If you have ever had to wait on a judicial decision, you know how nerve-racking the waiting can be. Malaysian cartoonist Zulkiflee Anwar Ulhaque, aka Zunar, apparently believes the American proverb that “Action is worry’s worst enemy.”
In the last couple of weeks, Zunar has been very busy while waiting for a judgment on his lawsuit against the authorities for illegally detaining him and confiscating copies of his aptly titled book Cartoon-O-Phobia. When the Malaysian Election Commission recently banned political parties from using caricatures in flyers and posters during the current election campaign, Zunar not only defied the ban, but also began organizing a tour of cartoonists to hand out campaign materials containing caricatures. Then, when the Malaysian Government organized a cartoon festival and offered Zunar an award and RM10,000 (about 3,000 USD), he issued a strongly worded public statement explaining why accepting such a prize from Prime Minister Najib Razak would be an insult to the cause of free speech.
Zunar has long sparred with the Malaysian government over restrictions on speech. When his work was essentially blackballed from newspapers by the government, CRNI’s 2011 recipient for Courage in Editorial Cartooning turned to publishing book and magazine collections of his work and to posting his work online at Malaysiakini.com and ZunarCartoonist.com.
When the police confiscated his books on the eve of what was going to be the launch of his latest title, Zunar challenged the legality of the confiscation and the detention. Taking on the authorities in this manner carries great risks for Zunar. At the time of his detention, Zunar was charged with sedition. That charge, which has yet to be pursued or dropped, still hangs over Zunar. Furthermore, under Malaysian law, if Zunar is unsuccessful in his lawsuit against the police and government, he can be liable for the costs of that lawsuit.
Below is a version of Zunar’s public statement.
On 27th June, the Kuala Lumpur High Court was to deliver the judgment of my suit against the Malaysian police and the Malaysian government regarding unlawful detention. That judgment has been delayed. On the 24th September 2010, I was arrested and jailed for two days over the publishing of my then new comic book, Cartoon- O-Phobia. I was investigated under the Sedition Act, which carries the maximum of three years jail if I am found guilty.
I challenge the Malaysian government on the grounds that the arrest was made in bad faith, mala fide, and not according to the law. This is based on the fact that when the arrest was made, the books were not yet available in the market. The books did not and could not have led to any public disorder. In my suit, I claim general, aggravated and exemplary damages. Sixty-six of my books and one original work of art were confiscated during a police raid on my studio. That raid has resulted in a loss of earnings from an inability to sell those books and otherwise market that title. The raid has also resulted in an inability to secure contracts to sell future titles.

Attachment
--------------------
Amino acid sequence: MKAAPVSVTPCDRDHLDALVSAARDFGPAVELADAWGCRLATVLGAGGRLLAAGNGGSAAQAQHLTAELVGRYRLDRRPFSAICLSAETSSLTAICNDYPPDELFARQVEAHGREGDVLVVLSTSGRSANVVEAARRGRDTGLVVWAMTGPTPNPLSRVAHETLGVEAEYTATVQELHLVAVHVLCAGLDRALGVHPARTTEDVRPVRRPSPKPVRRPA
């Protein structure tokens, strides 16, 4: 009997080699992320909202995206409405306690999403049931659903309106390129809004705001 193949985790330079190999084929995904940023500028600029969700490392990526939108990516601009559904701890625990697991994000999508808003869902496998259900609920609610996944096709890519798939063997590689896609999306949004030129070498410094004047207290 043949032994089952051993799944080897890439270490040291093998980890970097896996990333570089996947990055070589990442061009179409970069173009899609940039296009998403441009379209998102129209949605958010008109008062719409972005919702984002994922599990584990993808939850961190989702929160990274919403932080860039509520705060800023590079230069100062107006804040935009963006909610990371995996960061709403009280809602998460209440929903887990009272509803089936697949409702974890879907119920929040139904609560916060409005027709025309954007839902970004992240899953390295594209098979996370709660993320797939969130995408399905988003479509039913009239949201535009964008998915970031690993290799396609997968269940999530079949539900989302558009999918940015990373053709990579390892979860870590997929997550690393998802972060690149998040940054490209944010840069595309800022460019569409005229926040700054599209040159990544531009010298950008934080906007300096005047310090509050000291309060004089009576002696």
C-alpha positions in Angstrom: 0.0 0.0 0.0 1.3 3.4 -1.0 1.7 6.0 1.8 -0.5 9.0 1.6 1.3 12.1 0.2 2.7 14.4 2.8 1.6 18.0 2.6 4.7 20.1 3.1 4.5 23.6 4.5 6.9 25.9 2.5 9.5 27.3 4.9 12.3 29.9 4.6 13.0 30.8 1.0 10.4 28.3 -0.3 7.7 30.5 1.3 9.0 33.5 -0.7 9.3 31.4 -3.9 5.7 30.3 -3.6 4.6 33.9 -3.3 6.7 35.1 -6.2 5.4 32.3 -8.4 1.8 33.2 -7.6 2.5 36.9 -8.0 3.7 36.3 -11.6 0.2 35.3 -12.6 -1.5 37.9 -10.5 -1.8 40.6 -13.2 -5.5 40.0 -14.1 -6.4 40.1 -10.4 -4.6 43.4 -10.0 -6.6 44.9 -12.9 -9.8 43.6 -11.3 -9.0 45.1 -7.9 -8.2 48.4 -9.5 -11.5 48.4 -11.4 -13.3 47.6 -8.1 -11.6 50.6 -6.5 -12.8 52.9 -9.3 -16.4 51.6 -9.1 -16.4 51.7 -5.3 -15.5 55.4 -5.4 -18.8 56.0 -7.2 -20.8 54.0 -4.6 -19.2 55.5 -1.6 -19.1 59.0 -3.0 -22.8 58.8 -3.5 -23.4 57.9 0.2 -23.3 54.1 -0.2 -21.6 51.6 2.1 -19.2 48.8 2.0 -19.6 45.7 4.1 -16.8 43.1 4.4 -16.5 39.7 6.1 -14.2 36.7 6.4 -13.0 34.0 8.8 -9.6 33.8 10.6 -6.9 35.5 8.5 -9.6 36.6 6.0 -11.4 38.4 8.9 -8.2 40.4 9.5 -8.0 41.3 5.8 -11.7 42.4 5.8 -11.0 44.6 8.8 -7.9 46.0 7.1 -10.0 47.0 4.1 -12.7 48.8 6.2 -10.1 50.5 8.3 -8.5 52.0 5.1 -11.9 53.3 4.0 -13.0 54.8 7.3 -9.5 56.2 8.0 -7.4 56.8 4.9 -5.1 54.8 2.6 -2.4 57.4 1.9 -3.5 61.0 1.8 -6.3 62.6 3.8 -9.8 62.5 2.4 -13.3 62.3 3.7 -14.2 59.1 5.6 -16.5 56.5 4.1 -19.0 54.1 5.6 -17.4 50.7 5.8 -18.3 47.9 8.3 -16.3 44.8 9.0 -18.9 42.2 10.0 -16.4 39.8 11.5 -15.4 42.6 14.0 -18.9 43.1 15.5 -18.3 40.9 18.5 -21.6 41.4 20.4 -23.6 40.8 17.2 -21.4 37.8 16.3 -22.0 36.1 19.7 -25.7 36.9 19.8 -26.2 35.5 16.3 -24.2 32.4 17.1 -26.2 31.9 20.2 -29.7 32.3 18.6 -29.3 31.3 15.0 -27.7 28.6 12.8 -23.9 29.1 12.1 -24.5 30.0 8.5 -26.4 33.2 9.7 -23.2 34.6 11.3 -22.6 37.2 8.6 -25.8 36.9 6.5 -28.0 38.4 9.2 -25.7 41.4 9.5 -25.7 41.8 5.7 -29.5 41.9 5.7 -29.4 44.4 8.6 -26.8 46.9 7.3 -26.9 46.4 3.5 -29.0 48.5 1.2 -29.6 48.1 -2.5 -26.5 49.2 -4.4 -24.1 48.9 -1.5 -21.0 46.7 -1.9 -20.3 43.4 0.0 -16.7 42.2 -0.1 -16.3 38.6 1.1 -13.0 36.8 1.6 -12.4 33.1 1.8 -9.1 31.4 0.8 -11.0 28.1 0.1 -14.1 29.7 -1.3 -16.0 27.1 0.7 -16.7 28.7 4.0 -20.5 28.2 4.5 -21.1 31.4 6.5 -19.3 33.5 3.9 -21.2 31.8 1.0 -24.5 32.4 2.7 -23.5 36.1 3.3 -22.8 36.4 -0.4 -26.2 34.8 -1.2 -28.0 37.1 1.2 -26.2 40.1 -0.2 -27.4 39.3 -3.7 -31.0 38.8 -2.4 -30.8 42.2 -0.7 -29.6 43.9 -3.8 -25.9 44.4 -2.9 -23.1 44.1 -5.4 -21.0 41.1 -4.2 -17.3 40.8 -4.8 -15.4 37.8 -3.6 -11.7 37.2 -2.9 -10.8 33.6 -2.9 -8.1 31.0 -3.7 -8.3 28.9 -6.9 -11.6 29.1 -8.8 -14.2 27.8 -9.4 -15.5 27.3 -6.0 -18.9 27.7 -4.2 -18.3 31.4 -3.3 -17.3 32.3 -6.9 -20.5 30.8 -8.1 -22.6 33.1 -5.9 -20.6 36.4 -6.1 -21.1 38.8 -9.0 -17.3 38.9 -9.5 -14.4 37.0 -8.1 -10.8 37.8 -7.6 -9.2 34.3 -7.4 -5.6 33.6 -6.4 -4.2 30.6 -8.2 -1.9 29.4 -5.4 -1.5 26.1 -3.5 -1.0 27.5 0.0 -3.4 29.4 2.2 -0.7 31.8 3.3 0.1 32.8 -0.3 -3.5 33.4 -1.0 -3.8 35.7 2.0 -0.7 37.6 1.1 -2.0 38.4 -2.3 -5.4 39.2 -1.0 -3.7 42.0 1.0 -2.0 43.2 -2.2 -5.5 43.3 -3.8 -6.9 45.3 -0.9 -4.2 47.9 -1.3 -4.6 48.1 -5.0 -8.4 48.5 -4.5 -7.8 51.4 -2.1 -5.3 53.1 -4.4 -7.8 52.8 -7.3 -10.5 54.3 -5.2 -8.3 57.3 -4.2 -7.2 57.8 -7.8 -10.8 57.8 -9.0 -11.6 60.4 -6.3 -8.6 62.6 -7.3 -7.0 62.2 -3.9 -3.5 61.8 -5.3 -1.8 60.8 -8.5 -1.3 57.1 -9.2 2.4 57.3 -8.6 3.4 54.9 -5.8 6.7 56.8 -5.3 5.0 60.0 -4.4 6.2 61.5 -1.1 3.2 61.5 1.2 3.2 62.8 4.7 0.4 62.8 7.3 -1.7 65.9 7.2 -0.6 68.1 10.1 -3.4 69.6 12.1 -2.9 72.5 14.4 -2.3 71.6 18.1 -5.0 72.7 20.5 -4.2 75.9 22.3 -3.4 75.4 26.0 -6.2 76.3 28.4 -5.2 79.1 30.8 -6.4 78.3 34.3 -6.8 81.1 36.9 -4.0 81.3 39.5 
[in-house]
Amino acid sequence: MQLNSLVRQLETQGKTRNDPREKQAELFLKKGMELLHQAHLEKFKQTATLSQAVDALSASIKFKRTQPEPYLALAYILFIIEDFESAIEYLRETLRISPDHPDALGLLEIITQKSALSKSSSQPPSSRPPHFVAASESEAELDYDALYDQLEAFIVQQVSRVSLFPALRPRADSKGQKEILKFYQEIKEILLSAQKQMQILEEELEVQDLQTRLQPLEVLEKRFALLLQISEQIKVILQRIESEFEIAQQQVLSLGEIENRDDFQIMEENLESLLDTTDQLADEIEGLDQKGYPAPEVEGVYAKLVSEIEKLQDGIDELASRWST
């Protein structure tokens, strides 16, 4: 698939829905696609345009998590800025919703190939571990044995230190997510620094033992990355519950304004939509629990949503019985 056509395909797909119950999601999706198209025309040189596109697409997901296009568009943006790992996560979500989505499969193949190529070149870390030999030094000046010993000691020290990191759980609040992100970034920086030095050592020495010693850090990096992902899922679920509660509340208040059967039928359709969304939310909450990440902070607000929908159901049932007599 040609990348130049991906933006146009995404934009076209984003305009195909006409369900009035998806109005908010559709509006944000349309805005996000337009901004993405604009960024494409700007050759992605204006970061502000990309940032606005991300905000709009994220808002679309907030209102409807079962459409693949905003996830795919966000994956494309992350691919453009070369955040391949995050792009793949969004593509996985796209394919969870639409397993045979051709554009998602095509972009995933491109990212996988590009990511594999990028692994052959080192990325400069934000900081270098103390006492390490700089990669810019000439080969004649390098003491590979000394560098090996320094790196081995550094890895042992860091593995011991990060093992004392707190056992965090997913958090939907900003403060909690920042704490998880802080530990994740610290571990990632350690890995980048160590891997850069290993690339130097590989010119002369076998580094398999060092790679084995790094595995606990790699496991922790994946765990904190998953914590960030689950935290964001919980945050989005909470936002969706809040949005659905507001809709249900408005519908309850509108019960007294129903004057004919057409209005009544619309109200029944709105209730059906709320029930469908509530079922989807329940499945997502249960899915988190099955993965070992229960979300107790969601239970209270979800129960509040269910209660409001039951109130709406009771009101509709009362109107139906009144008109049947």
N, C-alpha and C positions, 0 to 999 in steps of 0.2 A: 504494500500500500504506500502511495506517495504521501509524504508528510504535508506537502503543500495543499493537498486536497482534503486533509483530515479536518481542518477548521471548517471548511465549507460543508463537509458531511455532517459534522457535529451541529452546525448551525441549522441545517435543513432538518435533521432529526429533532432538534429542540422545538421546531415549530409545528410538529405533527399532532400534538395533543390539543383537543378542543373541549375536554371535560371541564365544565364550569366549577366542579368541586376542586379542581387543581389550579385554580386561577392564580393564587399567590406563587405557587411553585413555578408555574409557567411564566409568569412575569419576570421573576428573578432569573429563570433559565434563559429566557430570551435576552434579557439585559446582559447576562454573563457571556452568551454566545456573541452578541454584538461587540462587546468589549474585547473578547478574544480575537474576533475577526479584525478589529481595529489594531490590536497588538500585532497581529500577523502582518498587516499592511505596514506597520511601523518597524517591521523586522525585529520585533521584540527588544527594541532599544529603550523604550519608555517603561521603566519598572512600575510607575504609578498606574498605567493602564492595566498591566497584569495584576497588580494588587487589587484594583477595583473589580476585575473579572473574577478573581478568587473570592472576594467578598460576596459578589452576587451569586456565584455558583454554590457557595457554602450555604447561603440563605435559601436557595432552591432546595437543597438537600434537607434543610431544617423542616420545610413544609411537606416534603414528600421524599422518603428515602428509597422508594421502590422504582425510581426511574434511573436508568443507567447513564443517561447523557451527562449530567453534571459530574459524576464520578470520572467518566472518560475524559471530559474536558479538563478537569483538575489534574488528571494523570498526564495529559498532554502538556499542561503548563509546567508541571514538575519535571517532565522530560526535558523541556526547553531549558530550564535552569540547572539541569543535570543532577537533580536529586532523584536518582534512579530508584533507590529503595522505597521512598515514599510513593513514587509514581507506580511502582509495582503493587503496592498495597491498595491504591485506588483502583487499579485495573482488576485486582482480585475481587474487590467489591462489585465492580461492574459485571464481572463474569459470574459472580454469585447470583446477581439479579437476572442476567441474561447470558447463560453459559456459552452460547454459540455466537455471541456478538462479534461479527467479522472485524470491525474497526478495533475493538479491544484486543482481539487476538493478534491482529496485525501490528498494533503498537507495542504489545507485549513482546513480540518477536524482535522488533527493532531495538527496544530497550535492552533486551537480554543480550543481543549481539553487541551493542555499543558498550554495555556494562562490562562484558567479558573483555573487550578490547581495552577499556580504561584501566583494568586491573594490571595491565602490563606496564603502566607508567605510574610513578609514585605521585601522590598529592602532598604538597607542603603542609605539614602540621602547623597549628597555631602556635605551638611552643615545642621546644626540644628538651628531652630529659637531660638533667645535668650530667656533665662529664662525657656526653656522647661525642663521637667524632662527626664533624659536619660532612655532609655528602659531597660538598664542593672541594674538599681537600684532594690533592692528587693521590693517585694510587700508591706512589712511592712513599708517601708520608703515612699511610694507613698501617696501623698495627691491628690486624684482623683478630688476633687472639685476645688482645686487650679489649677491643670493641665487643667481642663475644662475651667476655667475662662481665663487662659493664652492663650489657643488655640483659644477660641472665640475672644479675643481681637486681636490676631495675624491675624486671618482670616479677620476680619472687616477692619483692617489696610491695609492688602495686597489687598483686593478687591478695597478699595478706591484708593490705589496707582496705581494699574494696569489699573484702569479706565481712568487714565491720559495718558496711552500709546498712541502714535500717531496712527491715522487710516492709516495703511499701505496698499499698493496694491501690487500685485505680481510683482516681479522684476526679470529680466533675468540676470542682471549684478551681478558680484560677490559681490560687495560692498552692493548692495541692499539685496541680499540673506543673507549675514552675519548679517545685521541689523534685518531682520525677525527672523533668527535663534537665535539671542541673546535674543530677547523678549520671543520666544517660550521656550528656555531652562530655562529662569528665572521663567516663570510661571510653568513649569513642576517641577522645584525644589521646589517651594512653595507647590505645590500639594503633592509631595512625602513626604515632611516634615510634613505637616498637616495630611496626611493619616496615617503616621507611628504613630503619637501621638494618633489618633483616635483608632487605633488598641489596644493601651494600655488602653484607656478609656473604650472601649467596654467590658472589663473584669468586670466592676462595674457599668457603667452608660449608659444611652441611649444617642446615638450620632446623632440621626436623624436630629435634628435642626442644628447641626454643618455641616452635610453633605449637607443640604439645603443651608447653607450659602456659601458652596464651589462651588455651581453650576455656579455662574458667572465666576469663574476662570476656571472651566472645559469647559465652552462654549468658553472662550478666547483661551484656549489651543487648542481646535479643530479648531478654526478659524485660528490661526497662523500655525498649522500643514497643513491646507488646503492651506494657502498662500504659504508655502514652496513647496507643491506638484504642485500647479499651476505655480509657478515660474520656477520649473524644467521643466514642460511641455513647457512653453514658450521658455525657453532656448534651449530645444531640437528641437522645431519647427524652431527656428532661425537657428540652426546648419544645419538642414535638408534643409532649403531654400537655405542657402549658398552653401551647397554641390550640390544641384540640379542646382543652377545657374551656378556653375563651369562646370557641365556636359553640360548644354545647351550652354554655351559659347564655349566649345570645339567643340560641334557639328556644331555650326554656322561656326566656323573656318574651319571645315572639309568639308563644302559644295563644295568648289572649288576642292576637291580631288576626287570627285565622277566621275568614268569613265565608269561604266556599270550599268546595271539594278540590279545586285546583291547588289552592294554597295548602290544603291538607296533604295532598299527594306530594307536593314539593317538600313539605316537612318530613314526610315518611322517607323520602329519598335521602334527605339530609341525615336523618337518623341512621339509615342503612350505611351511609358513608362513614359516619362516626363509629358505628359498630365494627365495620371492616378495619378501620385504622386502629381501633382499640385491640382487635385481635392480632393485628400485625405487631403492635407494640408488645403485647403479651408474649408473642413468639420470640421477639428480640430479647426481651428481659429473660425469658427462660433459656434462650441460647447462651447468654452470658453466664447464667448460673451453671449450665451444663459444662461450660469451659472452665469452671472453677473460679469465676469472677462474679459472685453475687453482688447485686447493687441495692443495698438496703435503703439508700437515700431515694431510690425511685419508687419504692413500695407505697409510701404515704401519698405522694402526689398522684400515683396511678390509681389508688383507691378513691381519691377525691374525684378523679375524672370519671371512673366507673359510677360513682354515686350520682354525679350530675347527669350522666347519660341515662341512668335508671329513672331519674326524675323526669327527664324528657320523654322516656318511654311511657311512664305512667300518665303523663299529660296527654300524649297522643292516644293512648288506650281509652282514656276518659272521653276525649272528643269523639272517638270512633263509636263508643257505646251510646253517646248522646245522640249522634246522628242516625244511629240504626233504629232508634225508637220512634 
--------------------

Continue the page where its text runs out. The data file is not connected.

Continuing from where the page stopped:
I would also like to refer to the ruling made by the Election Commission of Malaysia which bans the use of cartoons in the campaigns for the upcoming General Election. The ban is under Section 4A of the Elections Act 1958, which states that any person shall be liable on conviction to imprisonment for a term not exceeding five years, or, to a fine not exceeding RM10,000 (about USD3000), or, to both such imprisonment and fine.
The banning of cartoons during the election is comical and ludicrous.
Cartooning is a legally-practiced medium in Malaysia. The Commission has no right to forbid its use. This attempt to forbid cartoons is a clear violation of the Malaysian Constitution. Our Constitution guarantees freedom of expression to all Malaysians – even cartoonists who support an opposition party.
Malaysia has been ruled by the same political party since she gained independence 55 years ago. For that entire time cartoons have been employed by both the ruling party and opposition parties as election campaign tools. Why has the Election Commission which is dominated by Barisan Nasional, the ruling party, chosen to ban cartoons for the upcoming general election? This is no coincidence. It is because a new crop of young, smart Malaysian cartoonists are exposing the scandals and failures of this government.
I call for the Commission to withdraw this rule before our country becomes the butt of yet another joke we unfortunately deserve. Recently, Malaysia has become a laughing stock due to actions against cartoonists such as the banning of comic books, and the unconstitutional detention of this cartoonist under the Criminal Act.
In spite of the Election Commission’s regrettable decree, I would like to announce that I will be leading a group of cartoonists, the Kumpulan Kartunis Independent (KKI). Among others we include Nor Azlin Ngah (Jonos), Azmie Md Taha, Johnny Ong, Azman Md Noh (AMN), Nor Afendi Ramli (Ronasina), and Amir Hakim (Ahyat). We will be actively drawing and distributing caricatures before and during the next election campaign. Our focus is to expose fraud and corruption, especially the misuse of public funds by the current government. The public has every right to be informed about the Scorpene Scandal, the National Feedlot Scandal and the excessive involvement of the Prime Ministers’ wife in government affairs. These informative and opinionated cartoons will be distributed in various forms from brochures, posters, and banners to videos. We are ready to face the consequences!
Lastly, I want to reinforce what I said when I rejected a 1Malaysia cartooning award created by the government. I don’t want a government issued award or a cash handout from the ruling party. I want my rights as an artist and as a Malaysian citizen.